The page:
Meet Zach – Apprentice at Stanfordville Machine

 

Zachary has spent the past 3 months at Stanfordville Machine & Manufacturing Company as a Machine Operator, and recently registered as a pre-apprentice in The Council of Industry’s NYS Registered Apprenticeship Program. Originally from Poughquag, NY Zach attended Arlington High School where he actively enrolled himself in all of the technology and woodworking classes offered. After high school Zach attended SUNY Morrisville for a year to study furniture design.

Once Zach realized he learned better outside of a classroom setting he decided to pursue a trade. Manufacturing gave him the opportunity to learn while working with his hands. He first spent two years as an Assembler for a manufacturing company in Wappingers Falls before taking his current position at Stanfordville.

His time at Stanfordville thus far has been filled with learning experiences. Coming into the position with no prior Machine Operator experience, everything is new. With the help of his supervisor and senior coworkers Zach has managed to take on this new role and learn a lot along the way.

Zach’s move to Stanfordville was largely motivated by his desire to become part of an apprenticeship program. His search led him to Johnnieanne Hansen, Director of Workforce Development at the Council of Industry. Johnnieanne was able to work with Zach to help him find a position that had the potential to fill his desire of becoming a registered apprentice.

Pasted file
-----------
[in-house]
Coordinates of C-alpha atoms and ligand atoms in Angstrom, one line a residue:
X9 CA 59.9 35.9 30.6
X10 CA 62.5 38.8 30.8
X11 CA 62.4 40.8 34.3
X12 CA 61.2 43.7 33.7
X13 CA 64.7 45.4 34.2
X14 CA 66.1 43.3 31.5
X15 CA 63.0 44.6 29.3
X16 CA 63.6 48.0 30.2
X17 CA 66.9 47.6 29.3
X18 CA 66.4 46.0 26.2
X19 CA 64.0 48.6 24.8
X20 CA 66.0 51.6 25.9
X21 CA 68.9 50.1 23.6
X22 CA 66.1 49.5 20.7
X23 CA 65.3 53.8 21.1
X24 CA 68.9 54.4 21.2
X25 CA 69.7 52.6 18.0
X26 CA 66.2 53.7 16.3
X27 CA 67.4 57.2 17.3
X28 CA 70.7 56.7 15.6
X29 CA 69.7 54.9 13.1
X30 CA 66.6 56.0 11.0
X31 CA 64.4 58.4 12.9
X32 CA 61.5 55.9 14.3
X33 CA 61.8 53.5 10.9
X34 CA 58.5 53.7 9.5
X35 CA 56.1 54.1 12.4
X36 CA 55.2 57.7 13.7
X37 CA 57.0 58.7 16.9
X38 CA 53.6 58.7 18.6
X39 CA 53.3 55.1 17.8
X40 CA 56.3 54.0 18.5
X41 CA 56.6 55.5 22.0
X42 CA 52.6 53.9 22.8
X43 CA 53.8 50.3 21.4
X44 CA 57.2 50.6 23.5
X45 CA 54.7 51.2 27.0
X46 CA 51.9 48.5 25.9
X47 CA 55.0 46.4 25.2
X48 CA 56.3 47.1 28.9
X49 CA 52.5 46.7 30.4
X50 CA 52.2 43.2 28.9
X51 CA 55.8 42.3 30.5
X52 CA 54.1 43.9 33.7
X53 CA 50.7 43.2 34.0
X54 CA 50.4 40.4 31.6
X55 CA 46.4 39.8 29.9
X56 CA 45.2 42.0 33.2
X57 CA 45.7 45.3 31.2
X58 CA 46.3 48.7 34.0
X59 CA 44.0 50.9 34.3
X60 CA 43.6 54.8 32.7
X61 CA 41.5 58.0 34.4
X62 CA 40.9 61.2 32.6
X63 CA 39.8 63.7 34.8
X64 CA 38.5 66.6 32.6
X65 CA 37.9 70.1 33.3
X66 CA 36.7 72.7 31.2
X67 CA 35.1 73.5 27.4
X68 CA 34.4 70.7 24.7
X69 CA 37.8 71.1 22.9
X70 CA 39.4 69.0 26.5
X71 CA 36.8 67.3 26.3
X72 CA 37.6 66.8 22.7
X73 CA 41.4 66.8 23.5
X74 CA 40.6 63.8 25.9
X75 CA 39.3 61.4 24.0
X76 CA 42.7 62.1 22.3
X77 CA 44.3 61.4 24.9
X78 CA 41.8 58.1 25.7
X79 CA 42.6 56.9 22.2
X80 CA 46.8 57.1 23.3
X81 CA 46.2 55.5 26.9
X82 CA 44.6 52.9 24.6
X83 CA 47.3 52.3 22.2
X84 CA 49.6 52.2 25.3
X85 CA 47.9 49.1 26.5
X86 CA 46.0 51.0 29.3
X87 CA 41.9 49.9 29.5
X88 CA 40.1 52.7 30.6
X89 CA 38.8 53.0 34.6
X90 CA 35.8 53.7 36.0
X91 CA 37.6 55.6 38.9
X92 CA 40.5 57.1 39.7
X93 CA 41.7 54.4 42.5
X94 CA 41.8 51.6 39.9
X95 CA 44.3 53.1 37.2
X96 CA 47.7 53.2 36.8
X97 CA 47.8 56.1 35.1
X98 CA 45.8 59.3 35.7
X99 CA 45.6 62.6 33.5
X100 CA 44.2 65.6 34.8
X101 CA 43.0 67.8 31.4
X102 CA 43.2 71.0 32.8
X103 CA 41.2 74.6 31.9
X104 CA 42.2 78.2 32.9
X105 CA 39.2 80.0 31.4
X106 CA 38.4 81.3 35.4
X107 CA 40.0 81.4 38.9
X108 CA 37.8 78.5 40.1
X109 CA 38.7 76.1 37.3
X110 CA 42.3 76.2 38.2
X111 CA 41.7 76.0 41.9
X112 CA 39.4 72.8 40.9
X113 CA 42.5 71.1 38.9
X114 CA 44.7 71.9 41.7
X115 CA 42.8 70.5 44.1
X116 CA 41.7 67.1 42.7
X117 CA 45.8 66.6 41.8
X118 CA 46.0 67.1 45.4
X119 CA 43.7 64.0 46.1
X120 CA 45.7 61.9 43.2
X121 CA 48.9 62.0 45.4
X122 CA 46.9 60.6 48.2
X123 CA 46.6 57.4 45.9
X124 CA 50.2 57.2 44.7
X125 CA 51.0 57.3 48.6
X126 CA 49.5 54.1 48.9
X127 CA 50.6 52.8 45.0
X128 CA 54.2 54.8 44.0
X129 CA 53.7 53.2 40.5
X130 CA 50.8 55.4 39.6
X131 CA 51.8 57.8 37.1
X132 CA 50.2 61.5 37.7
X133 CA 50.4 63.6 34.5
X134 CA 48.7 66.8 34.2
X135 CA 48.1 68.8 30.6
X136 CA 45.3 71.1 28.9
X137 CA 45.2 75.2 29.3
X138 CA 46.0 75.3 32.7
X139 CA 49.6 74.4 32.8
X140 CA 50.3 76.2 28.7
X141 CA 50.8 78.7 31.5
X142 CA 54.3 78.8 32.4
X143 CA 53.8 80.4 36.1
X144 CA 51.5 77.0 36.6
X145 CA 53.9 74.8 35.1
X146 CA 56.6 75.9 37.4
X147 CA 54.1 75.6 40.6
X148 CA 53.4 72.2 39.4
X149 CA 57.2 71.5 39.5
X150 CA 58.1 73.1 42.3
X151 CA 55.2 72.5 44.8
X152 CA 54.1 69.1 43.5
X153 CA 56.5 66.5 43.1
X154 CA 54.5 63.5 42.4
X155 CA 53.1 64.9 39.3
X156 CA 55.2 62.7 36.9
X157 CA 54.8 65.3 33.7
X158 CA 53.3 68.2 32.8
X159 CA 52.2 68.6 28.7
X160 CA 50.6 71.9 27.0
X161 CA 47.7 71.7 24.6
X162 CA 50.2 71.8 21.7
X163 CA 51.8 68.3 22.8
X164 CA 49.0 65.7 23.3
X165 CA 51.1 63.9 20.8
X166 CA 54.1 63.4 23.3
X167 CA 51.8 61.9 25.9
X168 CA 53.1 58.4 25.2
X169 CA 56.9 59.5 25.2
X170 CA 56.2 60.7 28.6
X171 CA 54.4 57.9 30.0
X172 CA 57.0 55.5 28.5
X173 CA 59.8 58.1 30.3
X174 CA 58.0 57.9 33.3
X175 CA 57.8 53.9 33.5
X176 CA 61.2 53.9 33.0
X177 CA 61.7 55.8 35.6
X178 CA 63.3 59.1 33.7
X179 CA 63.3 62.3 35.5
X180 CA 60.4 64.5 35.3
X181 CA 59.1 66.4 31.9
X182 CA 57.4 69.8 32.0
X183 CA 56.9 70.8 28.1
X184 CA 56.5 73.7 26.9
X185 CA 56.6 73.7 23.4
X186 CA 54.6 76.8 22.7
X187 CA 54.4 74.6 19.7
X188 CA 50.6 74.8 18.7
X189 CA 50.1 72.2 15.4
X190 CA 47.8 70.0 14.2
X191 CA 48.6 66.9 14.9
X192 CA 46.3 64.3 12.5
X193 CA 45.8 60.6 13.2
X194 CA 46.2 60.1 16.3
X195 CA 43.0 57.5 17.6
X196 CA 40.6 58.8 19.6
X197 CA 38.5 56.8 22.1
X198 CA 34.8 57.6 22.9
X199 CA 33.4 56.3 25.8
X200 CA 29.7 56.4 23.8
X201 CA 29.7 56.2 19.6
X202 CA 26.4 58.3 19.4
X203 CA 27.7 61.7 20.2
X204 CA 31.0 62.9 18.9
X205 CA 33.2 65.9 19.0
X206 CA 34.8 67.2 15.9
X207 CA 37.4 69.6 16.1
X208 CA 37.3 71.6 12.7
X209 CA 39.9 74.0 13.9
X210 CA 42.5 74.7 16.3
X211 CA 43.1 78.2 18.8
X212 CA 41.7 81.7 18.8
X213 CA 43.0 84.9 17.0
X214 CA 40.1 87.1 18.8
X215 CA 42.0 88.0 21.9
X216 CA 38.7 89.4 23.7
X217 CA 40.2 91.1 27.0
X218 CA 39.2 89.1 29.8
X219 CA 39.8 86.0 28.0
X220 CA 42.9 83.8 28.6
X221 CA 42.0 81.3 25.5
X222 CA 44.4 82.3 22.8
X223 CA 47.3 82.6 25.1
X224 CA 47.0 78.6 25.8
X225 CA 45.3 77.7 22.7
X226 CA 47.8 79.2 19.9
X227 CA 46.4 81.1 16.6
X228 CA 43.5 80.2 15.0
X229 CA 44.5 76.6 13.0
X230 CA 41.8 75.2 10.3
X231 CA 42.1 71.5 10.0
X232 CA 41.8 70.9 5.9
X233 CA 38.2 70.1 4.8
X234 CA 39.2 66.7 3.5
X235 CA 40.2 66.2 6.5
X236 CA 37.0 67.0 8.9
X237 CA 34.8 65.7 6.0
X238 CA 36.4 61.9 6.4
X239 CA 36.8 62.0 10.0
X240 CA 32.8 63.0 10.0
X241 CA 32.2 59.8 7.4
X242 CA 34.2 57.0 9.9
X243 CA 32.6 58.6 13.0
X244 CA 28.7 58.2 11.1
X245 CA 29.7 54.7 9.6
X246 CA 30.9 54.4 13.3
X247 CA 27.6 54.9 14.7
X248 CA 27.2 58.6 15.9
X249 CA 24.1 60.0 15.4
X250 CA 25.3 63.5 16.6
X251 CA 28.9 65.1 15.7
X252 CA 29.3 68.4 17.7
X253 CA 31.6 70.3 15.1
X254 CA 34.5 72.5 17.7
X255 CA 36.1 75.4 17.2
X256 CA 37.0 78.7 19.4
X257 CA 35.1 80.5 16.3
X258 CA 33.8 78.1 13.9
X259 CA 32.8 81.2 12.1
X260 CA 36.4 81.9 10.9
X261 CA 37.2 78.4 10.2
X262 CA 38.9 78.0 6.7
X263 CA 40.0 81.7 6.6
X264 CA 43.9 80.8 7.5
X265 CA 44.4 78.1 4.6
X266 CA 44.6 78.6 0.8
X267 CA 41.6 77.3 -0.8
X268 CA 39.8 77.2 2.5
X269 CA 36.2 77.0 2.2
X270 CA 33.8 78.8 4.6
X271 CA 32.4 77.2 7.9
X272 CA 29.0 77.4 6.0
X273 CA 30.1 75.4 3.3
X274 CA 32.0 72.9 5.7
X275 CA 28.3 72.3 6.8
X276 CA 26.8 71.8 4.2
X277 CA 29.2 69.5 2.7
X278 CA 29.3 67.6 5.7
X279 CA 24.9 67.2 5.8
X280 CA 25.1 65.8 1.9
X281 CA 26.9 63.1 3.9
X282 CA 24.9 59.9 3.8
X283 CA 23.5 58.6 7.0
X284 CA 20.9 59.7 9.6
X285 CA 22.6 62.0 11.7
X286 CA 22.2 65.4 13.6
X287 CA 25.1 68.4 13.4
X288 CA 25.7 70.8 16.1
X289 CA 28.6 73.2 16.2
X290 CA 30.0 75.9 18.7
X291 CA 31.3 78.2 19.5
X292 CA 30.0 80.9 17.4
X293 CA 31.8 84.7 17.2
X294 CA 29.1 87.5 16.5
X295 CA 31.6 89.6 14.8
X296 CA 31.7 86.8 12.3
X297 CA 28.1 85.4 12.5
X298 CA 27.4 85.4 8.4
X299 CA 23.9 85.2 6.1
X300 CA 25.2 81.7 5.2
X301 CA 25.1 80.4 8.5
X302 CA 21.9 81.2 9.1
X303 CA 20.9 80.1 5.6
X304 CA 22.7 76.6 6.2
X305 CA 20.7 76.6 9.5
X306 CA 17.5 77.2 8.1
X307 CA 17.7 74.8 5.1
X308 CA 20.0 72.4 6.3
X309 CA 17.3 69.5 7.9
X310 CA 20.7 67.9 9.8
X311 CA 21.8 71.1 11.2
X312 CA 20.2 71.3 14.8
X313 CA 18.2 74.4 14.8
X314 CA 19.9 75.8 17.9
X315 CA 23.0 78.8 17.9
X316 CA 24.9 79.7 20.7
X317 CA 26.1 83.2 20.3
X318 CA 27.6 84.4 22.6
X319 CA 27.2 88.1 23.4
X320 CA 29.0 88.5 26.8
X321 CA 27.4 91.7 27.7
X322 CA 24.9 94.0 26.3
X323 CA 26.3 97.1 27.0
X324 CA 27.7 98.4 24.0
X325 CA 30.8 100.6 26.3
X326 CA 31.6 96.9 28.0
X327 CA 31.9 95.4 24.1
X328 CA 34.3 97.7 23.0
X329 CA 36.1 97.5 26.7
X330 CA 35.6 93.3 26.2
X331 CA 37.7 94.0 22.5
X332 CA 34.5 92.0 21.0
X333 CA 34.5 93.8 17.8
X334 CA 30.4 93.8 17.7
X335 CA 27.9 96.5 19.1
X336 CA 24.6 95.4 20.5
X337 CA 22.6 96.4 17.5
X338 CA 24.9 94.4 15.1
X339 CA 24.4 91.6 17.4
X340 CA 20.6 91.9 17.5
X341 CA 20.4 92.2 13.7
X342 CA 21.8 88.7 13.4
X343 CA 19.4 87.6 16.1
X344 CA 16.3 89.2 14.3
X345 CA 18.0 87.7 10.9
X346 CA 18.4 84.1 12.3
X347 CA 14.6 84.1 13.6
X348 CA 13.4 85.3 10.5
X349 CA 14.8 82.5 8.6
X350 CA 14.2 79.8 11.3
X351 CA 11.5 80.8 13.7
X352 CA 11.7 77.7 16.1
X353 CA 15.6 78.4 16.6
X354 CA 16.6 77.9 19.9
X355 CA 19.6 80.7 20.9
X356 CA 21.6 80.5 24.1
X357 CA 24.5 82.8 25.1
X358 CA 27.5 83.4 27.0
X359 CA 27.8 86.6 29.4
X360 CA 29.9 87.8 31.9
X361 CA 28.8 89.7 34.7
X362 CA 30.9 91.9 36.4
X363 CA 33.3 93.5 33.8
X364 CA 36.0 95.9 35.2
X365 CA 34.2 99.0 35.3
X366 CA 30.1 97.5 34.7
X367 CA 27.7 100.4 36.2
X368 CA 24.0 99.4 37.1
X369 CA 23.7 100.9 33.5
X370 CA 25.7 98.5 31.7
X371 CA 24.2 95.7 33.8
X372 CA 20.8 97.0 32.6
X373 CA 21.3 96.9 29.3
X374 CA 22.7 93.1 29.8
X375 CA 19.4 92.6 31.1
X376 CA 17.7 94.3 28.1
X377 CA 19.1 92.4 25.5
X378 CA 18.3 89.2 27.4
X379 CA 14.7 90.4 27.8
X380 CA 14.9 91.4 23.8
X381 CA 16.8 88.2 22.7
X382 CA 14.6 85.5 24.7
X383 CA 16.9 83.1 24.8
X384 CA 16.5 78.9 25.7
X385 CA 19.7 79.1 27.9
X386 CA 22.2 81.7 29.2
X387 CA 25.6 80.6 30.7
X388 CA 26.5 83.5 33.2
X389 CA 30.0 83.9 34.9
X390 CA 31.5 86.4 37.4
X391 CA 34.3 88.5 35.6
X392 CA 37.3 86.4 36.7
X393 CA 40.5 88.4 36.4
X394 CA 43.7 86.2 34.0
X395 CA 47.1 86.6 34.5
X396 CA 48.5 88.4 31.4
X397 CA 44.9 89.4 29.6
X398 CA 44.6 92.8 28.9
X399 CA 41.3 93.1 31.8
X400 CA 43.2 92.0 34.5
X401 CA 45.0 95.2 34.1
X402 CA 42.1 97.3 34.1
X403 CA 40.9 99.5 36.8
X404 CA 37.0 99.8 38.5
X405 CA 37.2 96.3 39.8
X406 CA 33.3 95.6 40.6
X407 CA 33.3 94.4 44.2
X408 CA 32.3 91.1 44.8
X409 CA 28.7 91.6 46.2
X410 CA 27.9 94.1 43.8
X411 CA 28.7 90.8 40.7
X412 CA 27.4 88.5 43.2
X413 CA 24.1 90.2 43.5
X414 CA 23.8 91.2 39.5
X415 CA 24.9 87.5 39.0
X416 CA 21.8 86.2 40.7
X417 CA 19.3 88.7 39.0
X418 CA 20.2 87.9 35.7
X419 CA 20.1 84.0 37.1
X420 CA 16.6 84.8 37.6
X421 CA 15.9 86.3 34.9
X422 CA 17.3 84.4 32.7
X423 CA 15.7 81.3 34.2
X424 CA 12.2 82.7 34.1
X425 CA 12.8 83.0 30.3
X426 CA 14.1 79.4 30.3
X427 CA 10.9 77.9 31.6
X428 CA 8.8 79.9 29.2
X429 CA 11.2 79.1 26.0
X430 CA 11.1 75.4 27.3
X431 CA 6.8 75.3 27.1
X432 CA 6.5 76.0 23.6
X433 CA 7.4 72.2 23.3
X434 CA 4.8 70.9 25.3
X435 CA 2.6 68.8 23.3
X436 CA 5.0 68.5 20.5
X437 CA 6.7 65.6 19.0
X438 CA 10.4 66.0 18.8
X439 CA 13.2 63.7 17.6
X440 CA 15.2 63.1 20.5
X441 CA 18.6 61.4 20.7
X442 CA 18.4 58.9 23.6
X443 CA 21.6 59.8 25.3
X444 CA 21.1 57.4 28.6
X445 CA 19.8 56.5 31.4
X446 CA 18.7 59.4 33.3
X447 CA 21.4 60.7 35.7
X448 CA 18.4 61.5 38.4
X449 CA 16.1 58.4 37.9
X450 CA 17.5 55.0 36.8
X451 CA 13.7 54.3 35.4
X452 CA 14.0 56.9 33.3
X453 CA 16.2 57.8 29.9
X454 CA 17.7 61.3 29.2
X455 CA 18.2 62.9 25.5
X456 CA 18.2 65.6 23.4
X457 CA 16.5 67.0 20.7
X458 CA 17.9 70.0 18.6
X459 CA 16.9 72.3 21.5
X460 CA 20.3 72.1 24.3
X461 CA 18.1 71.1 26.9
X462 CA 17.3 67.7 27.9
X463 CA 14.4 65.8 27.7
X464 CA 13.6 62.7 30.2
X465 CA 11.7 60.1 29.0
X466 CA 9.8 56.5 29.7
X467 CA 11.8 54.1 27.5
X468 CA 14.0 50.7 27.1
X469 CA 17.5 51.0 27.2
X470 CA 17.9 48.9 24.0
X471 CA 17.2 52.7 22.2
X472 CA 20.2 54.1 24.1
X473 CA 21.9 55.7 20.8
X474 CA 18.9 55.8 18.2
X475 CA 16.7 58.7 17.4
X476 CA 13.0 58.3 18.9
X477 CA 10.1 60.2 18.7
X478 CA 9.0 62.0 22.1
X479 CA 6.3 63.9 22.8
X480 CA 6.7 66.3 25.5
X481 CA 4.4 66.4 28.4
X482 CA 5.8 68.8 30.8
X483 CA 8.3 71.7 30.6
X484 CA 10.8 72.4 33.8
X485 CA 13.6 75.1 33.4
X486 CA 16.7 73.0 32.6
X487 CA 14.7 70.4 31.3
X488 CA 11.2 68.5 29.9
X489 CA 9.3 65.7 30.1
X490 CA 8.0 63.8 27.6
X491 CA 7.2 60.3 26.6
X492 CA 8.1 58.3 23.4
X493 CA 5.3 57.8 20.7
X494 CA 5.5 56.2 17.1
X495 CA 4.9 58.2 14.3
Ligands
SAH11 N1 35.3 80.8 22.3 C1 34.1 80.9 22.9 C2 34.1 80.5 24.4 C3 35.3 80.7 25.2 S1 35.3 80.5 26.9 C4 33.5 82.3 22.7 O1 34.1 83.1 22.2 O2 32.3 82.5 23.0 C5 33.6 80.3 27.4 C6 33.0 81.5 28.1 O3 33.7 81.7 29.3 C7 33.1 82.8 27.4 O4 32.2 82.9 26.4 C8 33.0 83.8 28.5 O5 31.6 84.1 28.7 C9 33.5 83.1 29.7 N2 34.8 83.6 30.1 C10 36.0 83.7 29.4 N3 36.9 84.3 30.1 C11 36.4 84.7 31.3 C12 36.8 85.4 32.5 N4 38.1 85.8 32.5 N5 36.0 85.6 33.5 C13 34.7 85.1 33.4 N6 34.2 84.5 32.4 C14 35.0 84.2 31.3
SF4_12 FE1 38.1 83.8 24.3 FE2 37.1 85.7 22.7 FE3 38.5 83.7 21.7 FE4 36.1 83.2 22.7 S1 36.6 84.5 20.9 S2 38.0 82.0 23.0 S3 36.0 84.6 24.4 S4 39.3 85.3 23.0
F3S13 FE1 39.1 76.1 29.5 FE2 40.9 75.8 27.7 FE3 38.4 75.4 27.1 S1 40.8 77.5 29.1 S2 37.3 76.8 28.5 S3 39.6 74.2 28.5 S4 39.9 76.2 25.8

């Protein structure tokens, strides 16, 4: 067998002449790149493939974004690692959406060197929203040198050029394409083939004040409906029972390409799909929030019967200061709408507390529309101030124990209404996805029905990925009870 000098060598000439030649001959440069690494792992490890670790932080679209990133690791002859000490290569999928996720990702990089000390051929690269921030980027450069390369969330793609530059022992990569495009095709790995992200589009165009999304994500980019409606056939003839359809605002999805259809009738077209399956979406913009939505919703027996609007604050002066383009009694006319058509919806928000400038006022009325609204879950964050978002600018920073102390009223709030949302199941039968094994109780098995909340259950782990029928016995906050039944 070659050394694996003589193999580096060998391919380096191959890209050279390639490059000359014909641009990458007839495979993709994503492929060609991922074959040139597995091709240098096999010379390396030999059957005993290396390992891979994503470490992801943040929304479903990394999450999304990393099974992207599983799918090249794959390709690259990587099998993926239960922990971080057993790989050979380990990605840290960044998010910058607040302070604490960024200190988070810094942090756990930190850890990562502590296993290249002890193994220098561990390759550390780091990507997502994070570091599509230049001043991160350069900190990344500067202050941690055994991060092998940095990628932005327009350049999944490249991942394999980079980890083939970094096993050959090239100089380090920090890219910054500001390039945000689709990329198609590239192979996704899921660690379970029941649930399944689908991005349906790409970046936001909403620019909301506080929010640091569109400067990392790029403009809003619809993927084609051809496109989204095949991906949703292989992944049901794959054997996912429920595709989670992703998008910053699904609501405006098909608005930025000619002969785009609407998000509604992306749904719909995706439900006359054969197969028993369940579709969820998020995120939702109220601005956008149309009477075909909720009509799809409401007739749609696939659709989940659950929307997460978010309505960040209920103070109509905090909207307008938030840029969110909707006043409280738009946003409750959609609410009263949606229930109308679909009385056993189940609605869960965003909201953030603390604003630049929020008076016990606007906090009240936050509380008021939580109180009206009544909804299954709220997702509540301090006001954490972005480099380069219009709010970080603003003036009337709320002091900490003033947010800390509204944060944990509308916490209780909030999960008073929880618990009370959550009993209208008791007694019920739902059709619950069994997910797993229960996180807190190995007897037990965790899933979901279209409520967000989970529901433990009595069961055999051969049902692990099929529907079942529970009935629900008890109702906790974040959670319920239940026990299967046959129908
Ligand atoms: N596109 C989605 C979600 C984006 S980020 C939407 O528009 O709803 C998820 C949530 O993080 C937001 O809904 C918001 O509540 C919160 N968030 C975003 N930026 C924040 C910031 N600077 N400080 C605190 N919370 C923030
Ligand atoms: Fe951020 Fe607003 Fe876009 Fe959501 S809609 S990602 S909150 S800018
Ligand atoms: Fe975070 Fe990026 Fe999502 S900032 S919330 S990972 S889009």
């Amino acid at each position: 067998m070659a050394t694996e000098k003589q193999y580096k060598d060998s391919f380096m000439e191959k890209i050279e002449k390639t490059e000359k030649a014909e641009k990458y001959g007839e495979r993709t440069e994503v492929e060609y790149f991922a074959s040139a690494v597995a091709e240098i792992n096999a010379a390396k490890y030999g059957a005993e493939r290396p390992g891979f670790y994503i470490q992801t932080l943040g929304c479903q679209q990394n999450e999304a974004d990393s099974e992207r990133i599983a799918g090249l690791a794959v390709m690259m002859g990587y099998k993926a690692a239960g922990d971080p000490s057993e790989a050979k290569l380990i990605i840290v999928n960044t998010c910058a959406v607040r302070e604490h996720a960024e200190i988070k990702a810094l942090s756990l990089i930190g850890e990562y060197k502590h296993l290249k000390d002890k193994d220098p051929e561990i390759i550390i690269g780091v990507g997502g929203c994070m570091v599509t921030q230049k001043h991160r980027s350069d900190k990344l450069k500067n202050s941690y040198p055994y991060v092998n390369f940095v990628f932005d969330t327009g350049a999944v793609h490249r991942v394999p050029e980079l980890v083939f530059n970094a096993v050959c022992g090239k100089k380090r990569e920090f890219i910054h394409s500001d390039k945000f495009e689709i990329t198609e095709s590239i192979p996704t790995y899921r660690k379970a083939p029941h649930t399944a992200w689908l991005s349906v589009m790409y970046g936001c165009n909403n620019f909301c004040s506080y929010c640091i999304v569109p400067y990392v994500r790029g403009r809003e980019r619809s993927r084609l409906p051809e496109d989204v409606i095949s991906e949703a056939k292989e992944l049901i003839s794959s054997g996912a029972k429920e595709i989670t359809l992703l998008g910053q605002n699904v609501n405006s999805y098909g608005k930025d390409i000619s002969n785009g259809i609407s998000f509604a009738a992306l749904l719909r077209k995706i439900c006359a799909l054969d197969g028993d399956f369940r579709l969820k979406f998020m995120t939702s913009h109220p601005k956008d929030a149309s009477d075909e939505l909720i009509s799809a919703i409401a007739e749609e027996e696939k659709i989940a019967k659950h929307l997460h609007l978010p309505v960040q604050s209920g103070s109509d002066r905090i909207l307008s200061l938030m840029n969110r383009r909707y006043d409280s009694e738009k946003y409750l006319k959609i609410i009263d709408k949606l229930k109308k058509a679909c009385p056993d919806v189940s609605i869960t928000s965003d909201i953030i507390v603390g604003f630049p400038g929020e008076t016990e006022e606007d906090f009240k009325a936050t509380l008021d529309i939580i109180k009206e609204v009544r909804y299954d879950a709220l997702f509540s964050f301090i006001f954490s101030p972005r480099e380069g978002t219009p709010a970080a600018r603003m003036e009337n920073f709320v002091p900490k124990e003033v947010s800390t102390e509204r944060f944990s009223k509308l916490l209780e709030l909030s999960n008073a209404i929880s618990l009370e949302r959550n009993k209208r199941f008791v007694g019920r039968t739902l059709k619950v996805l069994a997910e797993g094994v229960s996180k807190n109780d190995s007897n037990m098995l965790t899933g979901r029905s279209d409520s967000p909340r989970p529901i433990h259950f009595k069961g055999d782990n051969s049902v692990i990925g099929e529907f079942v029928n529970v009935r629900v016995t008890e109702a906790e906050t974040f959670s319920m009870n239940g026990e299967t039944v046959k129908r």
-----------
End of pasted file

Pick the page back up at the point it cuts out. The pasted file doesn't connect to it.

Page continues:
When asked about the apprentice program Zach said he was especially, “looking forward to becoming a skilled worker, rather than a laborer.” He’s excited to learn a skill that requires critical thinking and thought processes. Zach is enrolled in the CNC Machinist Registered Trade Program, where he will take a variety of related instruction courses as well as participate in on-the-job training.

The Council of Industry’s Manufacturing Alliance Apprenticeship Program is an employer-led public-private program for registered apprentices in manufacturing occupations. The program typically takes four years to completes and includes a combination of on-the-job training, which consists of journey level employees capable and willing to share their experience with an apprentice, and related instruction courses to include more theoretical and knowledge-based aspects of the craft.

There are currently eight registered trades in the Council of Industry’s program: Machinist (CNC), Electro-Mechanical Technician, Electronics Technician, Maintenance Mechanic, Quality Assurance Operator, Toolmaker, Welder, and Industrial Manufacturing Technician. If you are a manufacturing employer or a potential apprentice click here for more information, or contact Johnnieanne Hansen at (845) 565 – 1355 or jhansen@councilofindustry.org to discuss details, requirements, and potential opportunities.

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